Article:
Can this really be the last novel we will have from the pen of Ruth Rendell? The late novelist was such a mainstay of British crime fiction — one of the most considerable talents the country has ever produced — that it feels hard to believe. Aficionados of the genre will turn to Dark Corners with a poignant mixture of anticipation and regret.
Its protagonist is Carl Martin, a hapless tyro novelist who inherits his father’s collection of out-of-date alternative remedies. Carl ignores his mother’s advice to throw them all out and, in typically insouciant fashion, sells a box of slimming pills to an actress friend, Stacey. She is yet another
character who doesn’t think through the possible consequences of her actions, in a novel full of such benighted figures — a lack of rigour is a cardinal sin in the Rendell universe, often carrying fatal consequences. As it does here: Carl’s thoughtless action leads to Stacey’s death and the subsequent ruination of his own life.
A tenant in Carl’s boarding house, the unpleasant Dermot (his yellowing teeth and pustules are perhaps an indicator of how Rendell wants us to think about him), has decided to stop paying rent . . . he has put two and two together regarding Carl’s involvement in Stacey’s death. We are soon in a maelstrom of lies, betrayal and murder that one might describe as “Highsmithian”, if the adjective “Rendellian” didn’t do equal service.
Rendell, who died last May, was never a comfortable writer. More than almost any other British novelist — and certainly more than her friend and fellow peer PD James — she delighted in probing the starker reaches of the human psyche: hers is a world in which all the comforting values that shore up our existence can be cruelly snatched away, particularly if we commit a criminal act. And Rendell’s work suggests that we are all capable of such impulses.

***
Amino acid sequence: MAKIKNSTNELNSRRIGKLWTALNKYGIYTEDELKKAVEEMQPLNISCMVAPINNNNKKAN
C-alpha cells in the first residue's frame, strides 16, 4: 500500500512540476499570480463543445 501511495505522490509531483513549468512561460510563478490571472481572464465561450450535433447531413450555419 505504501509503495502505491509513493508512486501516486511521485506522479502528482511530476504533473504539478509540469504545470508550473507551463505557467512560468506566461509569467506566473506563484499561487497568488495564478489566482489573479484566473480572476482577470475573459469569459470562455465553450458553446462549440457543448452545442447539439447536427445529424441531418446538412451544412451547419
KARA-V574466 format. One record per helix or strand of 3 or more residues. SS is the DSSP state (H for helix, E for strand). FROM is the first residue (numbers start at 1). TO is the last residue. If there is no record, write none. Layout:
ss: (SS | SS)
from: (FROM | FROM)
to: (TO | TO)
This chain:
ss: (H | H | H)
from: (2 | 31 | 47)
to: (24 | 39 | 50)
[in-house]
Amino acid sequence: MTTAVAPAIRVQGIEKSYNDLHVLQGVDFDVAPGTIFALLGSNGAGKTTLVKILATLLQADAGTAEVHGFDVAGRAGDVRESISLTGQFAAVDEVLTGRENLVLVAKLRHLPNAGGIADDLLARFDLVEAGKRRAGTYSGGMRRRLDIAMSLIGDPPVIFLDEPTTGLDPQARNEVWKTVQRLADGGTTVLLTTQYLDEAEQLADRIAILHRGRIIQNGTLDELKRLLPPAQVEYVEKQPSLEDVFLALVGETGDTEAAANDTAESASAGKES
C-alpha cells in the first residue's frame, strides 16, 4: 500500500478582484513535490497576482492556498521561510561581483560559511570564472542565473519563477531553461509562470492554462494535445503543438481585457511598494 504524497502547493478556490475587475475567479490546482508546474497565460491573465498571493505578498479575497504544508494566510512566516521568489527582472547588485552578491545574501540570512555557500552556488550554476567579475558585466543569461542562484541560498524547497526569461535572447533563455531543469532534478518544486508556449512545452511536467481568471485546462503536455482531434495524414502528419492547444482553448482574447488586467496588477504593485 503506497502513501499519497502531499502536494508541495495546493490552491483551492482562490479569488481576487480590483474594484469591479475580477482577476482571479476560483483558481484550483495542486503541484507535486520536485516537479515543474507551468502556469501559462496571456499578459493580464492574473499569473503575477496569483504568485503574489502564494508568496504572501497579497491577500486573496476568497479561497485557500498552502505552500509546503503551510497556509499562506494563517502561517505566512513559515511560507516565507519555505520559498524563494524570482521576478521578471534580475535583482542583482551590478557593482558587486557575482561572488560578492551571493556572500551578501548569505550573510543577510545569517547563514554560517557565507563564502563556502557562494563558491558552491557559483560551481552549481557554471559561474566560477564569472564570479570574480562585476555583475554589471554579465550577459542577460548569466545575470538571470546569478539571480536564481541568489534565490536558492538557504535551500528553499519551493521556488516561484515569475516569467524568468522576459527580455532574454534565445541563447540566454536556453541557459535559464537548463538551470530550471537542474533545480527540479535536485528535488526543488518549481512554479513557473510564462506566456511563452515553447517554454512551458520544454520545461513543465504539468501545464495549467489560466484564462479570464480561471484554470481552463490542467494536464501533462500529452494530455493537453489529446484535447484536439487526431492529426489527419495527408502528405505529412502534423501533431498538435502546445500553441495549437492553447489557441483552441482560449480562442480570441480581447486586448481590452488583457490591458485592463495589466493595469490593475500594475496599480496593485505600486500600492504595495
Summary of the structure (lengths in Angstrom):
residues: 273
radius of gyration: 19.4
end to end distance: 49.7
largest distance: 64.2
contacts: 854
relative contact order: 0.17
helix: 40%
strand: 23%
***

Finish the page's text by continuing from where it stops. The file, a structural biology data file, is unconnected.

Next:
She is perhaps best known for her Chief Inspector Wexford novels, set in the fictional Kingsmarkham (and which generated a long-running television series). These are the nearest she came to the “cosy” field, but the books are actually nothing of the sort, despite the familiar apparatus of the police procedural in a picturesque setting; she never let herself be constrained by genre.
Her unsentimental view of human nature can also be seen in the rigorous standalones written under the nom-de-plume Barbara Vine.
As Dark Corners reminds us, Rendell was a fastidious craftswoman, who worked hard to avoid repeating devices from her earlier work and hated readers pointing out such infelicities. Her plots are always inventive and idiosyncratic, often with the nested structure of Chinese boxes that slowly reveal the carefully hidden secrets of people whose worlds are coming apart. Here we are given something like a valedictory summa of her work: the repercussions of Carl’s thoughtlessness spread like ripples in a pool, generating a seemingly endless series of sinister ramifications and drawing the characters ever deeper into compromise and danger.
Dark Corners is vintage Rendell in other ways too. She was always happy dealing with a large and variegated cast of characters, and the novel boasts a striking dramatis personae. Each is characterised with an attention to detail and nuance that is fully the equal of more “literary” novelists. The setting is also typical: a seedy part of Maida Vale that has been slightly spruced-up but whose peeling surfaces conceal flaws and decay — like many of her characters.
What a shame that we won’t be able to enter Rendell’s world again — except by rereading. But with writing of this calibre, that is no hardship.
Dark Corners, by Ruth Rendell, Hutchinson, RRP £18.99, 279 pages